FiveDFit is on a mission to rock out in their new single “Super Galactic,” and while the artistic parameters of their task are familiar to anyone who appreciates 1990’s alternative rock, the results of their effort are hardly underwhelming. Whether it’s the tonal supremacy of the guitar parts or the straight-shooting melodicism of the lead vocal, this has the look and feel of a classic rock track, and yet its spirit doesn’t seem like a recreation of the old school. “Super Galactic” isn’t as space-aged as its title would suggest, but it’s a fun step away from the contemporary trends on earth.

This isn’t a single that revolves around its chorus, but instead one that builds its narrative off of the tension surrounding the climax. I don’t get the feeling that FiveDFit is interested in recreating their influences as much as they are evolving what was started well before they ever took the stage together, and because they’re more intrigued by originality than they are paying tribute to the past, there isn’t a stitch of audio here that doesn’t sound driven. We’re not listening to a hook packaged with a lot of fanciful ribbonry, which is often the case with a lot of the contemporary rock I review.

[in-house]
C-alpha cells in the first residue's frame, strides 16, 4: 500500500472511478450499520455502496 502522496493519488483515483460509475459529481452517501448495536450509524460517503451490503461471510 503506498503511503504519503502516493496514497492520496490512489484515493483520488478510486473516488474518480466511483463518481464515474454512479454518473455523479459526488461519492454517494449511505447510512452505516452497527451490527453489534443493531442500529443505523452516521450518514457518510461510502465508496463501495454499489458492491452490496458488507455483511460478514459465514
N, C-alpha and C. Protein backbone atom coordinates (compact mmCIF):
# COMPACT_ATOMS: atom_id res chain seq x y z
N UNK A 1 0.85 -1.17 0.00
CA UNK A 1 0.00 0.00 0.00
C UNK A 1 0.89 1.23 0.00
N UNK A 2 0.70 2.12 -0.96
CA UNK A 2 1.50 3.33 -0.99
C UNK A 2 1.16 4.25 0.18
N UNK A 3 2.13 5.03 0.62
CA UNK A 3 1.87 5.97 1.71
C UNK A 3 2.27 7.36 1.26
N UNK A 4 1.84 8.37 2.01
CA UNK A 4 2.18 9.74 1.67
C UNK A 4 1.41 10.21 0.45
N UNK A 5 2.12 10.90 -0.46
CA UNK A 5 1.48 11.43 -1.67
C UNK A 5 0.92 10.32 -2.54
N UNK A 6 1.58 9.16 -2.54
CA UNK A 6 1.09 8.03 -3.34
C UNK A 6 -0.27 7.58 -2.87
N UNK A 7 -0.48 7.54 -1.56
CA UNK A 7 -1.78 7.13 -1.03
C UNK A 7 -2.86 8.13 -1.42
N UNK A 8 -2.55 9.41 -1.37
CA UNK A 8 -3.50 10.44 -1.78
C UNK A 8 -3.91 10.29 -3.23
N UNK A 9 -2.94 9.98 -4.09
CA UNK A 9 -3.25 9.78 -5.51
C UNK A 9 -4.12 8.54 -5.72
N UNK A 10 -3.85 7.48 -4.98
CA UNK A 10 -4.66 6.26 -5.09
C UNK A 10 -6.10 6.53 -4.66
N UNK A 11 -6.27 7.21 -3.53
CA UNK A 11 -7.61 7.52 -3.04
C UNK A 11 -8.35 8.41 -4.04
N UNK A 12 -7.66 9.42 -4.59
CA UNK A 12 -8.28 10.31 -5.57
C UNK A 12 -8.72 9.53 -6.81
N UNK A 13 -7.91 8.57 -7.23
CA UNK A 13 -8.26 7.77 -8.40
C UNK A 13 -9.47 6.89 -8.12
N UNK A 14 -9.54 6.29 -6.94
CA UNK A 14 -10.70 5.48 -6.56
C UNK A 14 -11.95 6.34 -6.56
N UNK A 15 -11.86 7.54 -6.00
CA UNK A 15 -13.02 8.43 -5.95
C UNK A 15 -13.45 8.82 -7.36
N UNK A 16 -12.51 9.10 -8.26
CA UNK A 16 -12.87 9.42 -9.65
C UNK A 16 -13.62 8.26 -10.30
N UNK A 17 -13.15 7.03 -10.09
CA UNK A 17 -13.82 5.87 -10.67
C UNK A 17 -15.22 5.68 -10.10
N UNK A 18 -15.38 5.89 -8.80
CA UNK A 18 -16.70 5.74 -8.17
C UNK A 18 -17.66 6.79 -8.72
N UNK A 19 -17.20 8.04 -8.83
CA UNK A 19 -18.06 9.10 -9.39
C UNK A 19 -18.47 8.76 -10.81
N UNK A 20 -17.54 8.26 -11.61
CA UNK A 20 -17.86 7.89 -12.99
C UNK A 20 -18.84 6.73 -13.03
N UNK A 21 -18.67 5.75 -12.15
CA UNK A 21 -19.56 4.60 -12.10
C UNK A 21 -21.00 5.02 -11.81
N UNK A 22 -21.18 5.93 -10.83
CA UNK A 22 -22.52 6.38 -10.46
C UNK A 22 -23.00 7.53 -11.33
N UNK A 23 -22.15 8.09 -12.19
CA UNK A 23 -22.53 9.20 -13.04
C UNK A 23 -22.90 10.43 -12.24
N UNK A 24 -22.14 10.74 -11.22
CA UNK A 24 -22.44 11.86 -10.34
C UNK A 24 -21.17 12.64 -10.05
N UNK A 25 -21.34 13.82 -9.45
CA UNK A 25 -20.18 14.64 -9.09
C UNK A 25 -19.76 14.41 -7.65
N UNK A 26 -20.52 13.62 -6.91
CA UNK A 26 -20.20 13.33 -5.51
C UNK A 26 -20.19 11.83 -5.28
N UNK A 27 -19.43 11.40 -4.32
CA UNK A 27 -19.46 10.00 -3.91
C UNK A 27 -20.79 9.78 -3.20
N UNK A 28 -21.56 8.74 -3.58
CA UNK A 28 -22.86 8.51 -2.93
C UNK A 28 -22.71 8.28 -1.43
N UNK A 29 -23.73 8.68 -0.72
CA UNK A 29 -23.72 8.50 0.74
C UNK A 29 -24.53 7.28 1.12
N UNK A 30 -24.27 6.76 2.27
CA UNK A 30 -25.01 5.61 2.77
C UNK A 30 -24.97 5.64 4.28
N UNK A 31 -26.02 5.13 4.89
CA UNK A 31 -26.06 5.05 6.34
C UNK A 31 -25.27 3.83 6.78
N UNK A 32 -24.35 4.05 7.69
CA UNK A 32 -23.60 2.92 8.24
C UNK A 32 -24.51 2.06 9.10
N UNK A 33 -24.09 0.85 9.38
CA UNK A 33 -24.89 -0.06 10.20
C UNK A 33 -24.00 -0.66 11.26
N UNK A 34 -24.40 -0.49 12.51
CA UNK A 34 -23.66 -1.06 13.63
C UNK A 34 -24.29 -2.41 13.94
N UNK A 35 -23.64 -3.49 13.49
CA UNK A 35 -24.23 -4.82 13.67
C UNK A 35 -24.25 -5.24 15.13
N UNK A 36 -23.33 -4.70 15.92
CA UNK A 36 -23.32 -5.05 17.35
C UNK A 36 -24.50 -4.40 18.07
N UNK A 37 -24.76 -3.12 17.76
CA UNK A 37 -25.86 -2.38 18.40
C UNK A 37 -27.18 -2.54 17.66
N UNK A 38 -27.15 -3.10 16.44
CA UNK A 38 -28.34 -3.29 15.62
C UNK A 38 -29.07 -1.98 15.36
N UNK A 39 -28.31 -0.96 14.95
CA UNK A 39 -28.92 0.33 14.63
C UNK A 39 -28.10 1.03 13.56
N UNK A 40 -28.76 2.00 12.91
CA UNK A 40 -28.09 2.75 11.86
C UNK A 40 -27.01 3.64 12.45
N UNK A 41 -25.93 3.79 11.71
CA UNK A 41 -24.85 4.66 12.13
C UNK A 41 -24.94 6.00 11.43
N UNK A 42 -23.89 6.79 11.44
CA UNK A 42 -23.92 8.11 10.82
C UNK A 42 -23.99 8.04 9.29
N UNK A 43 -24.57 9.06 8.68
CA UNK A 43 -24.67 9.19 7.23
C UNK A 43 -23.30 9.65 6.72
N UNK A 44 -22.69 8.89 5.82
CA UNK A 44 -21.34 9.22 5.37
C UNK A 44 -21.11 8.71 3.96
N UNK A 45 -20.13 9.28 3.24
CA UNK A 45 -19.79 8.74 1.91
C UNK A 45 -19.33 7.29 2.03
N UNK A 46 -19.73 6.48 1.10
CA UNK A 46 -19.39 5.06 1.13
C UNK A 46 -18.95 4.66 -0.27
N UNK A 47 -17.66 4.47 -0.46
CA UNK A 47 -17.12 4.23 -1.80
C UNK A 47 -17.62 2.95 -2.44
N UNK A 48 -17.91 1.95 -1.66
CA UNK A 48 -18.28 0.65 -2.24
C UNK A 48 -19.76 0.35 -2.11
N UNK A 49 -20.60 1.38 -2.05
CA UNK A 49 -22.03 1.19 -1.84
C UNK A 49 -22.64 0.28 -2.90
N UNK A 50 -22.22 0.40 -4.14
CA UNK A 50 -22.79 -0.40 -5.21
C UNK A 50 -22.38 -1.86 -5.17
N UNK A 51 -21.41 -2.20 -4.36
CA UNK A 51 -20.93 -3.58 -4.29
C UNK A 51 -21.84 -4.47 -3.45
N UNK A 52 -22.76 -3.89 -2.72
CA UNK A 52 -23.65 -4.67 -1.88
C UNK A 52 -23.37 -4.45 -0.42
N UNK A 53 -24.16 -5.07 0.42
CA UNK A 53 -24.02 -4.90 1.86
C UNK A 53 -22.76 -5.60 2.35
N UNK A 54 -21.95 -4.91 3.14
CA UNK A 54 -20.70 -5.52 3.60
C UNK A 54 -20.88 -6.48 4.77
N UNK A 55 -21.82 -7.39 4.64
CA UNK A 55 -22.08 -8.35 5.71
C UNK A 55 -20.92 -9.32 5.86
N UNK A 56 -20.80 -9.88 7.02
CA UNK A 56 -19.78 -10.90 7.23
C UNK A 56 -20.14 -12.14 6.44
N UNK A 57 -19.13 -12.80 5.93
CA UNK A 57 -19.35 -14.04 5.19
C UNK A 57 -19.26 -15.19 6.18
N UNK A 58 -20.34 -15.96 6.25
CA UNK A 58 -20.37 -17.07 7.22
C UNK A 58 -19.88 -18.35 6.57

The guitar parts in “Super Galactic” are the greatest source of provocative sonic depth in this song, and I think they bind together the lyrics with the beat rather brilliantly. There are a couple of different ways to make a smart pop single in 2022, and among them is utilizing the studio as an extension of a song structure, which is what FiveDFit does so well in this release. They’re not scared of the mix, but instead go out of their way to make it part of the story they’re telling.

 

In other areas beyond the mastering of the track, this is a superbly produced single that proves you don’t have to break the bank to give the audience something that qualifies as both a juggernaut and a disciplined release. It’s obvious that there could have been a little more indulgence worked into this piece, but FiveDFit sees no need for it; they’re getting across what they want to with regards to their aesthetical goals in “Super Galactic,” which is all they really needed to accomplish at this stage of their career together.

As someone who considers themselves quite the rock n’ roll aficionado, I’m eager to find out what FiveDFit is going to do with their talents in the next piece they release, and while they set the bar decently high in “Super Galactic,” I don’t think it’s so out of reach as to prevent them from outdoing themselves with their future output. This is a good tone for them to go with, and considering how few rockers of credibility there are making waves on the mainstream end of pop music right now, they’ve got the opportunity to scratch an itch that has left a lot of us feeling annoyed in the 2020s.

Sebastian Cole